APSU professor's stolen billfold found down the hall 32 years later
(Posted Aug. 7, 2019)
Thirty-two years ago, during the 1987 fall semester, a thief snatched Dr. Harriet McQueen’s billfold from her desk drawer in Austin Peay State University’s Kimbrough Building.
“I stepped out – I probably didn’t lock my office door – was gone 10 minutes, came back in and looked in my purse, and my billfold was gone,” she recalled recently. “We went through garbage cans, everything, and we couldn’t find it.”
McQueen, who was chair of the business education department at the time, cared more about losing her photos than the money or credit cards in the billfold.
“We had pictures that couldn’t be replaced,” she said. “That’s what made me so mad. I never carried photos again because I realized that you could lose them.”
McQueen never found the billfold, but an electrician’s assistant did – nearly 32 years later. And he found it just feet away from her old Kimbrough office.
BILLFOLD FOUND IN RESTROOM CEILING
While connecting fire system pipes and boxes Aug. 1 in the ceiling above the men’s toilets on the second floor, James Rosson noticed a peculiar shape in the darkness.
“I had my flashlight and I went to look at it, and it’s a billfold,” Rosson said. “I opened it up to see what was inside, and I could see there was a lot of story to it because of all the pictures I found.”
He also noticed Harriet McQueen’s driver’s license with a 1989 expiration date. The men’s restroom is just down the hall from McQueen’s old office.
“All I kept thinking was if she were around and how she would feel getting all those memories back after all these years,” Rosson said.
He gave the wallet to his boss, Jeff Hargrove, Tennessee operations manager for Knight Electric, who was supervising the fire system update.
Hargrove is a retired sheriff’s deputy and private investigator, and he used some of that knowledge to track down McQueen’s phone number. McQueen called him back on Aug. 2.
“I told her, ‘We found your billfold, and I just wanted to be sure you got it back,’” Hargrove said.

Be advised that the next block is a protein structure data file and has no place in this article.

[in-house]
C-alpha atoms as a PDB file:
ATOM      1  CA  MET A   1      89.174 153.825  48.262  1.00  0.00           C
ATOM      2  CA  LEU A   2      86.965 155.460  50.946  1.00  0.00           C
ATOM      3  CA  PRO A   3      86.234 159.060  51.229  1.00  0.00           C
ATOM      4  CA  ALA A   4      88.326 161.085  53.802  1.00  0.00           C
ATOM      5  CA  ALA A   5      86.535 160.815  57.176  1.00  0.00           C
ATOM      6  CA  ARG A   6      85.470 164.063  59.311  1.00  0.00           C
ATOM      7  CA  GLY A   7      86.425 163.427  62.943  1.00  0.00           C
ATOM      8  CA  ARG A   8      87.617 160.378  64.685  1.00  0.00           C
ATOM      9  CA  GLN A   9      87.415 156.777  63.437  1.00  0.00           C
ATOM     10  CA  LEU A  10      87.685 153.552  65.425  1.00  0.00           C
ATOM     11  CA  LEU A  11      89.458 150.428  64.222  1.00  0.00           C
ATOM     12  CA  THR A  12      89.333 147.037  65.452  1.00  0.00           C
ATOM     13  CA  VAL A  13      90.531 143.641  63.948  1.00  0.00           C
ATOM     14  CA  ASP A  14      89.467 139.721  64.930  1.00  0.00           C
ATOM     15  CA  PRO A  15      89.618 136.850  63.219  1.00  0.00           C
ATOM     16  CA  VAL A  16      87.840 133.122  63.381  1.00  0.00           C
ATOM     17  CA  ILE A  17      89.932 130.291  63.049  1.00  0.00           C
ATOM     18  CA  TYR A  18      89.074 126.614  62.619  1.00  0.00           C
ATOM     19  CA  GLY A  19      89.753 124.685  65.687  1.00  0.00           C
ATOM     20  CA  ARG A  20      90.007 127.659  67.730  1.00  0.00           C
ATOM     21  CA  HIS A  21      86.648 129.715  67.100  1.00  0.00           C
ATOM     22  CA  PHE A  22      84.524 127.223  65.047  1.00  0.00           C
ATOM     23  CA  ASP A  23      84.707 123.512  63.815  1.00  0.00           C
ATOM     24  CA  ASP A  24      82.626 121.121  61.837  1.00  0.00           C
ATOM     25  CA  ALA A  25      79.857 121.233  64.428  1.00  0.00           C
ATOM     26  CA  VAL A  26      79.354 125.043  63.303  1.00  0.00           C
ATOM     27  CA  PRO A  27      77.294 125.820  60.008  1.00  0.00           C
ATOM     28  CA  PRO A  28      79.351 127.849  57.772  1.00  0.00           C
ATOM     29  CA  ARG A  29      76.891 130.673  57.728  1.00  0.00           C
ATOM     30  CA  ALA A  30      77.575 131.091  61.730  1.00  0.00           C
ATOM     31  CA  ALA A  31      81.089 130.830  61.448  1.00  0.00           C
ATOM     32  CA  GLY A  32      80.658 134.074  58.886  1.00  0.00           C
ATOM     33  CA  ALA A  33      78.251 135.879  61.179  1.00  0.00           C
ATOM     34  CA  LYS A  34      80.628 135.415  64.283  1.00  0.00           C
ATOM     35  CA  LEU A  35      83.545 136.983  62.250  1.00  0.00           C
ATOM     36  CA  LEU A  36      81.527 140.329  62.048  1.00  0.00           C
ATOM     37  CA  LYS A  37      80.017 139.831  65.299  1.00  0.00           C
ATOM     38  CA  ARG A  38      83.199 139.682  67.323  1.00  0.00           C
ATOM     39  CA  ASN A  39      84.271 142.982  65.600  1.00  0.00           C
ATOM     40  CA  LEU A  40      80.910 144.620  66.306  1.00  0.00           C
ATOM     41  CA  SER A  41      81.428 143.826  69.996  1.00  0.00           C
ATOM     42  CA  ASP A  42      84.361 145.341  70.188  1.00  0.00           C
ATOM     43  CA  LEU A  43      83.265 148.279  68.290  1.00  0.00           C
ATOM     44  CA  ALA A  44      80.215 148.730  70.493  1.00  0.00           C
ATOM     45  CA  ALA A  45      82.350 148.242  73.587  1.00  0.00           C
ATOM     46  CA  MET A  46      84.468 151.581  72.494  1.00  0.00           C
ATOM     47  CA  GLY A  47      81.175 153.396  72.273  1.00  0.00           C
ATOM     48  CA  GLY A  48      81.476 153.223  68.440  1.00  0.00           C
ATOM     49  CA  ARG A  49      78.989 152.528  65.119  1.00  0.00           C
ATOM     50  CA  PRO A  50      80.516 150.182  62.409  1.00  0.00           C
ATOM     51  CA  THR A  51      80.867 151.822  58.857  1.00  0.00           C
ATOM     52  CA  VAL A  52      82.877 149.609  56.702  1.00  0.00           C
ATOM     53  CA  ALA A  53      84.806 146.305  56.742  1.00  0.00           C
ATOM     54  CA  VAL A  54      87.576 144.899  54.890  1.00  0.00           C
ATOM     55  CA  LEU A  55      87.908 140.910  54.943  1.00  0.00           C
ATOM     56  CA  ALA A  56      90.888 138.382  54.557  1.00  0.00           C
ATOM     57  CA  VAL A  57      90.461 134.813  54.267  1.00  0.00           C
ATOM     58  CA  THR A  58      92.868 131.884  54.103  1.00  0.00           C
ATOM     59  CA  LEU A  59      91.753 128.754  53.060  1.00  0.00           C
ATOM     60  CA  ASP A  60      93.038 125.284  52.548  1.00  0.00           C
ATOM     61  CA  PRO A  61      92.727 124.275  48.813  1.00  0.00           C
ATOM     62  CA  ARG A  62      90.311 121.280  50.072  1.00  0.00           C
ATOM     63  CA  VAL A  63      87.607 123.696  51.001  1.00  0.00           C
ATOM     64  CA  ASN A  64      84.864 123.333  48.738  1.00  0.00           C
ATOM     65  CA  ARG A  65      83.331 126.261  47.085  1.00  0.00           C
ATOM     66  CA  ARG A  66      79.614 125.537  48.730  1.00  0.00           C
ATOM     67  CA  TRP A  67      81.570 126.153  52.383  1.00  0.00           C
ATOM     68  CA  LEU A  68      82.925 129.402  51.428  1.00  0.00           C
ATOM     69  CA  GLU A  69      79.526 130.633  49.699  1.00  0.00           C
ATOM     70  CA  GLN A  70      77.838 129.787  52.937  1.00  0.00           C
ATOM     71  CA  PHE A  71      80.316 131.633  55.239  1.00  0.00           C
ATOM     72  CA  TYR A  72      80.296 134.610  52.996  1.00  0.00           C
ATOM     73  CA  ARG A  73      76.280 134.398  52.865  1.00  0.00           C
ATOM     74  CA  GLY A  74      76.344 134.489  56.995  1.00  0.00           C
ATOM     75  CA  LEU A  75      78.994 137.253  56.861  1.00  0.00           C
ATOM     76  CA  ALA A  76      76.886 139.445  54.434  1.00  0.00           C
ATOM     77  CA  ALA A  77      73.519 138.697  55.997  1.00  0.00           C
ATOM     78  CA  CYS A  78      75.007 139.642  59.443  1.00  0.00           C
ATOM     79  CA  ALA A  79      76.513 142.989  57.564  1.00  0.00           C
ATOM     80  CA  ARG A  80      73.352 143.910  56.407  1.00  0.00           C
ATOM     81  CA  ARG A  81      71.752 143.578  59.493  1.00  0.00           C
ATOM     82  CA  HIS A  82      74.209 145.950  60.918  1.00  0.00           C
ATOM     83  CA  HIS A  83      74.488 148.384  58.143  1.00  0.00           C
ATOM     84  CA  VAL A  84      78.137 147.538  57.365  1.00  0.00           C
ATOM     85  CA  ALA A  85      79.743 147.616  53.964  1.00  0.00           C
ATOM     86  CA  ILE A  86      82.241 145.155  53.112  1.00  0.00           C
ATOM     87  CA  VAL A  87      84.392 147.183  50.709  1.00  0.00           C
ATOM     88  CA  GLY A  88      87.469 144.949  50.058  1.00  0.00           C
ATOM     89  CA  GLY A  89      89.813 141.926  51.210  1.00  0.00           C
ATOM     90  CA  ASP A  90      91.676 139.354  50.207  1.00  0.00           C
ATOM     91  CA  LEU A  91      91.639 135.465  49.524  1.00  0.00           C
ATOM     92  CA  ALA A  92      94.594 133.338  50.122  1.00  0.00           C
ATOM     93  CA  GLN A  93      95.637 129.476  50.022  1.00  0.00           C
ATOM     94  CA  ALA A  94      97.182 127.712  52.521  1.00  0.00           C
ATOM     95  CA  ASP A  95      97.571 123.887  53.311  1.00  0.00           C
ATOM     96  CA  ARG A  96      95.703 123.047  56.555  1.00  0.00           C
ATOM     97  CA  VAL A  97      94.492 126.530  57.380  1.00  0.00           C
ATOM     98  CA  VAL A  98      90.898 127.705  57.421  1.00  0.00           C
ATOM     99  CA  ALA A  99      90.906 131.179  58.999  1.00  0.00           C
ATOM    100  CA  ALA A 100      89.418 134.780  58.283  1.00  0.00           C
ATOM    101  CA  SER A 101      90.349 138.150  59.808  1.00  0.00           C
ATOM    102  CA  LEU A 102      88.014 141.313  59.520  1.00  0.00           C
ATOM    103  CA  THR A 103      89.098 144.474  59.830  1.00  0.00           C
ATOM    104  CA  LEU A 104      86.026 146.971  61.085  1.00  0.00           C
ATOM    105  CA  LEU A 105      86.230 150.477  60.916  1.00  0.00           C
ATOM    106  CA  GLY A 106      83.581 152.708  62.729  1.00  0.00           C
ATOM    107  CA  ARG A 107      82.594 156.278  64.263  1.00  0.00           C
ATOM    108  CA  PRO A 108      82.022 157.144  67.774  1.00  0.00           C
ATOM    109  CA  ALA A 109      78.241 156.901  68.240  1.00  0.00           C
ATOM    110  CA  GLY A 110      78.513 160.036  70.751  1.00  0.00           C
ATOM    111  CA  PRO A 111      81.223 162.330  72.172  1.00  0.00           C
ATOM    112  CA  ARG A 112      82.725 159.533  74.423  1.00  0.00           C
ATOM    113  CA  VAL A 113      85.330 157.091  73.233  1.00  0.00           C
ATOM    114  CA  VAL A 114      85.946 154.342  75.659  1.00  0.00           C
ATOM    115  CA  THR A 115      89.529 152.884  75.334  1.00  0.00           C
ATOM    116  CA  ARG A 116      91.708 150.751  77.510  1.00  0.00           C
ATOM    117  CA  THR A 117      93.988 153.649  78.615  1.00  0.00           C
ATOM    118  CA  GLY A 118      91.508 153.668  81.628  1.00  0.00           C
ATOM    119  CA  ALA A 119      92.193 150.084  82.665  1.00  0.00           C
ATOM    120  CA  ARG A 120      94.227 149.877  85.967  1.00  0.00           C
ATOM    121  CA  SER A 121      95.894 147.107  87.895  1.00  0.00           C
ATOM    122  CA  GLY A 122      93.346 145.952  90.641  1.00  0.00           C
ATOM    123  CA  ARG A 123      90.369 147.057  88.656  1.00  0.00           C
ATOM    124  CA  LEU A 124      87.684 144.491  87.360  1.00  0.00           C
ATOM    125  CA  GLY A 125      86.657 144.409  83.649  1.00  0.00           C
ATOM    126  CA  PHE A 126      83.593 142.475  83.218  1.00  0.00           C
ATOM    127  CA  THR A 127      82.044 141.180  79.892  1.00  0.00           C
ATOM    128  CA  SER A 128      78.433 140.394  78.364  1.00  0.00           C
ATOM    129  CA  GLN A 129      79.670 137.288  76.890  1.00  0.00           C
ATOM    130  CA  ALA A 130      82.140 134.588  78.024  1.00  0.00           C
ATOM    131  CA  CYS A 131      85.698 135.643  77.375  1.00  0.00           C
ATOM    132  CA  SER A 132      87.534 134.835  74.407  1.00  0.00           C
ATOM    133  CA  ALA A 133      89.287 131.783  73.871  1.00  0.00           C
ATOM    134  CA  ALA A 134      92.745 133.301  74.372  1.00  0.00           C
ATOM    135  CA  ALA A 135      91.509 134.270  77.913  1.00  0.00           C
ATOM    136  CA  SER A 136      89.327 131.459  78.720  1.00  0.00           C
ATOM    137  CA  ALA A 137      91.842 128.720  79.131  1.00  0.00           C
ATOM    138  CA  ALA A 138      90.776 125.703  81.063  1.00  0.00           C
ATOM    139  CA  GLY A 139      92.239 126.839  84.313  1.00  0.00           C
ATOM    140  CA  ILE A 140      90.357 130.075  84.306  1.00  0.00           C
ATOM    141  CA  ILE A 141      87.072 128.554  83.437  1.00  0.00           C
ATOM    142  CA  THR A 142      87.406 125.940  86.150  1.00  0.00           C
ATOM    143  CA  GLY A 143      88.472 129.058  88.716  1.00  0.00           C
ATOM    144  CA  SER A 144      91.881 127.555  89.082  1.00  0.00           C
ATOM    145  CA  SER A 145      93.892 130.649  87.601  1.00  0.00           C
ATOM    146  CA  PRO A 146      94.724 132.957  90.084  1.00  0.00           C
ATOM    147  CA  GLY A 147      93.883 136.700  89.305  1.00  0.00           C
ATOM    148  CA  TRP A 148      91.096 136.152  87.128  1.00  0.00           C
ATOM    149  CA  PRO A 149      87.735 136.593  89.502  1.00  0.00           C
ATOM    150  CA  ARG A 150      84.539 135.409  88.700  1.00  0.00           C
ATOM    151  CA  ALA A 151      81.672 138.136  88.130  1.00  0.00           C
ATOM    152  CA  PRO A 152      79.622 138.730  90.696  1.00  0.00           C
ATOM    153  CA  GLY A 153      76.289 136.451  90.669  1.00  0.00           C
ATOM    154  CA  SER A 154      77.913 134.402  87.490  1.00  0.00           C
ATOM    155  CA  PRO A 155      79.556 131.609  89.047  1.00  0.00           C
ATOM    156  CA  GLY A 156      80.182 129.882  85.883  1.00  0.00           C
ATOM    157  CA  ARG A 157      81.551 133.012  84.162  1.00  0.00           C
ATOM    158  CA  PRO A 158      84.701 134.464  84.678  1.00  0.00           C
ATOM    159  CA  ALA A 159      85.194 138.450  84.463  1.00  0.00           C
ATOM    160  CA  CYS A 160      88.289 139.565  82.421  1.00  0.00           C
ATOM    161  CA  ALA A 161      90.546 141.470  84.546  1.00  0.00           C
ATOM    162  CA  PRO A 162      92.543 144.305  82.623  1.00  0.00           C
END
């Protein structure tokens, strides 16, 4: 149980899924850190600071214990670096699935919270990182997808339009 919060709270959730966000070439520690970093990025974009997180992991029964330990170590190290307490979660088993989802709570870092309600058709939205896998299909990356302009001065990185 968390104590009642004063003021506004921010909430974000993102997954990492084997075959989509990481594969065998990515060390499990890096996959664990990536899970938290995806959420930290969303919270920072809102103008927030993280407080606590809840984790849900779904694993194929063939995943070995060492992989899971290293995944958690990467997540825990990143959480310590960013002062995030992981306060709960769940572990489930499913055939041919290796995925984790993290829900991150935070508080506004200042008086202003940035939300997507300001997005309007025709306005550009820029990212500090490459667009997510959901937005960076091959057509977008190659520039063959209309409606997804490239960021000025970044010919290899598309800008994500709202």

‘I JUST REMEMBER IT ALL SO VIVIDLY’
McQueen recalled getting Hargrove’s message: “I was just floored. It all ran through my mind. I remember all of these pictures I was carrying.”
When McQueen and her husband, retired APSU mathematics department chair Leon McQueen, arrived at the campus police station to pick up the wallet, she saw the billfold and its contents for the first time in more than 30 years.
“I just remember it all so vividly,” she said as she thumbed through the billfold. “I remember being so upset that all this stuff was gone.”
She started recounting names and stories.
“Here’s one of Andy playing basketball at Northeast High School,” she said. “A calling card? Oh, boy, does that ever date things. Here’s a button, probably to a Cub Scout uniform.”
The billfold contained photos of friends and family, some deceased. Most the photos are of her sons, Andy and Jeff, now 46 and 43.
Andy starred in basketball at Lipscomb University and is now at American Physician Partners in Nashville. He’s married to former Tennessee Education Commissioner Candice McQueen. Jeff teaches middle school in the Clarksville-Montgomery County School System.
“When the kids are around, I’ll let them see it,” Harriet McQueen said. “It’s like a little time capsule. I think about how time has gone by so fast, so fast.”
McQueen retired from APSU in 2011 as dean of enrollment management and academic services. She also served as director of student teaching in the College of Education during her long career at Austin Peay, which started in 1978.
In addition to many family photos, the billfold contained:
- Proof of insurance for a new 1987 Honda Accord.
- Oxidized pocket change.
- A laminated driver’s license with a 1989 expiration date.
- Little League baseball photos of Andy and Jeff, taken by Olan Mills Portrait Studios.
- A long-distance calling card.
- A Belk credit card.
- An American Express card, which some APSU employees received for University vehicle expenses.
- A serenity prayer.
- There was no cash. “I know whoever took it didn’t get much cash because there wasn’t any to be had, I had two teenage sons!” McQueen said.
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